Let's get political.

So, you’ve bought your metal straw and you believe in the sustainability movement, but where do we go from here? I’m thinking politics.

There is no reason that you cannot be a political leader influencing the direction of our country. I have a few keys to help you do this by expanding your influence. The first key? Let’s get educated. Listen to podcasts and read the news (I mean visit the CNN, NY Times, etc. website and read the real story). You can easily incorporate these into your routine by listening to a 30-minute daily news podcast on your walk to class. You can also keep a news app on your phone that sends you quick notifications of major events happening right now. Easy peasy. Use these to learn the history behind the sustainability issues that move you. Don’t stop there. Speak to your professors, speak to leaders in your clubs, speak to the person in line in front of you. Who are your local leaders? Who is making the decisions around here? We have access to so much information. Let’s use it!

This leads me to my second key: have difficult conversations. Nothing great ever happened from a group of people sitting around agreeing. However, maneuvering around difficult conversations is an art form. We need to balance patience with respect and curiosity. Believe it or not, there is always a chance that we are wrong and that should excite you. Remember that everyone is entitled to their own opinion. Our goal is to understand the other side, not to change it. If you believe in one argument, seek out someone who feels the total opposite. Knowledge truly is power and we’re striving to educate one another. Have difficult conversations!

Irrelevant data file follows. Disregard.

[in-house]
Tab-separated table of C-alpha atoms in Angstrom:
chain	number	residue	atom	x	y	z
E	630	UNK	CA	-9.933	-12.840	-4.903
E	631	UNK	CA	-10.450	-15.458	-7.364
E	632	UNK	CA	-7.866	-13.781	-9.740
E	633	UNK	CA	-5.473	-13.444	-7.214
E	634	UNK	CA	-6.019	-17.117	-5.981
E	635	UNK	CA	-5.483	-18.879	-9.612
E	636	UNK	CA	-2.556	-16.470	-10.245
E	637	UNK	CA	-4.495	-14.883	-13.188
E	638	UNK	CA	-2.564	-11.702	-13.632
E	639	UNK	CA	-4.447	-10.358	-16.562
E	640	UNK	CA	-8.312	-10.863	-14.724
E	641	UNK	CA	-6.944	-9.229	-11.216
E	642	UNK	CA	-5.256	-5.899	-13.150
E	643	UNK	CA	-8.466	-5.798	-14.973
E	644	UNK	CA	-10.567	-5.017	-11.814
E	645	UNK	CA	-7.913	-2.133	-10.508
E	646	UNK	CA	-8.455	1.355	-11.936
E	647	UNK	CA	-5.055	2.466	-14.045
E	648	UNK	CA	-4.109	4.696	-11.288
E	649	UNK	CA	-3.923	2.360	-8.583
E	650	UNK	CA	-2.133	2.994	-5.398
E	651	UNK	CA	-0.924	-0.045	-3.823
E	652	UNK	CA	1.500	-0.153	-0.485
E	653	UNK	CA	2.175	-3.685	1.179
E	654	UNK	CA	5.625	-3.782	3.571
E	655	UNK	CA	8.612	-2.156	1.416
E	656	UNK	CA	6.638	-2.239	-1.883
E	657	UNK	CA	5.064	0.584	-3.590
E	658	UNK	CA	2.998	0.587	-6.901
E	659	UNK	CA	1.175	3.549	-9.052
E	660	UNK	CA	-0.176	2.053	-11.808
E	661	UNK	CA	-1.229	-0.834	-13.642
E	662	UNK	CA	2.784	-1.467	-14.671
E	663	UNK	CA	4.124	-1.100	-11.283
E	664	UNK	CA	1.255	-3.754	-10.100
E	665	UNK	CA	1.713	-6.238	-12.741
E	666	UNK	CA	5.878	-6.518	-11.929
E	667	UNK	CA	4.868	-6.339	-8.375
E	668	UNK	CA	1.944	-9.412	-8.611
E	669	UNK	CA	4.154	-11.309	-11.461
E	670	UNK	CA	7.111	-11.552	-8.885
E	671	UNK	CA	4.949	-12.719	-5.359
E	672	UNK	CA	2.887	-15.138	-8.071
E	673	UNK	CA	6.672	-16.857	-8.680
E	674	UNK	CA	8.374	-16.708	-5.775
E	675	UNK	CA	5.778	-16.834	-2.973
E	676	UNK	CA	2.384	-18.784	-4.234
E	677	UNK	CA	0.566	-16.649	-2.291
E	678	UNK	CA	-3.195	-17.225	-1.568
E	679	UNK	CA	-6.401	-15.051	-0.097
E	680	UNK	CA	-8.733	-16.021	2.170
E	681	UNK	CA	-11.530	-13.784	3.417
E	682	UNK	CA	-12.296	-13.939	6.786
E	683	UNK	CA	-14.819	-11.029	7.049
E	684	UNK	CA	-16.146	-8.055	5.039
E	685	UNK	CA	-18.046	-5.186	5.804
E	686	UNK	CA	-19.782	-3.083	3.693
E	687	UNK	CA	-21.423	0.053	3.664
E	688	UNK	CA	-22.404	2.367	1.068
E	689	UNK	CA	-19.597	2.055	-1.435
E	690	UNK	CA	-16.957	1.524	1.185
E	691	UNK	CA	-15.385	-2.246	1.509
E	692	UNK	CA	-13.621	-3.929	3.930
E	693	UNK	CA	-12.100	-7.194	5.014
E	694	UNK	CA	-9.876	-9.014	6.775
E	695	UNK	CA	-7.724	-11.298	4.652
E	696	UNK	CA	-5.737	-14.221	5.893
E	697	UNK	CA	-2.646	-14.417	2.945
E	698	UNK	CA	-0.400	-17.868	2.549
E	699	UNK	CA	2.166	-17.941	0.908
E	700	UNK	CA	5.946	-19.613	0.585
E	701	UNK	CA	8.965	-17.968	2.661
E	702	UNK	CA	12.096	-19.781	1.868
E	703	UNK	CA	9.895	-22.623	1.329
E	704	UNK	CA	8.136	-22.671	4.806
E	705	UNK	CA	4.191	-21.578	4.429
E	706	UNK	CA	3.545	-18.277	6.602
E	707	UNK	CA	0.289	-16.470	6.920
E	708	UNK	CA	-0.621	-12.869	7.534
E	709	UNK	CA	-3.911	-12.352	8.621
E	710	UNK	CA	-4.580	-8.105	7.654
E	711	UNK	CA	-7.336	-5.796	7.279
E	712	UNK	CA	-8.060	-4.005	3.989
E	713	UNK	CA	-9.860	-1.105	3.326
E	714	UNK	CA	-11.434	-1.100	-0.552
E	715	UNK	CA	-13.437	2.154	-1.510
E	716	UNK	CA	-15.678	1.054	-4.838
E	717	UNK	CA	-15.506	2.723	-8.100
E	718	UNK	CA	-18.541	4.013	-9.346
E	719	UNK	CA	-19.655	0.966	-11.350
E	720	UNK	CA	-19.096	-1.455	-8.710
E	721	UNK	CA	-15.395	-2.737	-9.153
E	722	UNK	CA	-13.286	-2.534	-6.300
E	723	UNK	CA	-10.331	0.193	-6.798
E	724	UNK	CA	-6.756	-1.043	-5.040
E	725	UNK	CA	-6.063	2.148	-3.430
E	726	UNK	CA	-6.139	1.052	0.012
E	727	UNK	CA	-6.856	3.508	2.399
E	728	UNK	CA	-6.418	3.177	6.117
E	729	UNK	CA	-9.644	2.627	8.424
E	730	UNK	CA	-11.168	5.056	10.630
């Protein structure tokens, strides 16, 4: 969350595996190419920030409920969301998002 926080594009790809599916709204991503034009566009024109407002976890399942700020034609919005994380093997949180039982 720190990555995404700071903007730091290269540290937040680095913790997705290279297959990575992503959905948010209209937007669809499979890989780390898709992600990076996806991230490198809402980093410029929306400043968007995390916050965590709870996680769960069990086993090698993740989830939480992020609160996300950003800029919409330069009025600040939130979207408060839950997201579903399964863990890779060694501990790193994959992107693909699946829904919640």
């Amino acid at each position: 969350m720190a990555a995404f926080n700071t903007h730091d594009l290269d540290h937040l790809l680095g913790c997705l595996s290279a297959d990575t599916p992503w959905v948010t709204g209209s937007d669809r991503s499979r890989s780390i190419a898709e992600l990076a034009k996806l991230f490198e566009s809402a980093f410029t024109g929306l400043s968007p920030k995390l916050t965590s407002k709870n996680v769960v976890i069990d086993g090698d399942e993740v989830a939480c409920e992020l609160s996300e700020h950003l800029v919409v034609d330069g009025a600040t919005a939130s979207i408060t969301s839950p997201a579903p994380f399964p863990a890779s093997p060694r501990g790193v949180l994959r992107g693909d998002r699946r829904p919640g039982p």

The third and final key is to dive right into the political scene. I’ve often heard that we are nervous about getting involved because we “don’t know enough.” Look at our current country leaders. Do they seem like they know it all? Nooo! Use keys one and two to become familiar with our country and its history and then pick your poison. Maybe we start with voting. We cannot complain if we did not work to influence the outcome. Another option is attending a city council meetings. Intern for an elected official or political candidate. Speak to the people who make decisions and tell them how you feel. Heck, run for office yourself!

Whatever you do, don’t lose your curiosity. A great political leader has strong beliefs but has enough humility to pause and seek to understand another perspective. Starting today, you can be a great political leader.

-Jodi Lynch

International Service Leader


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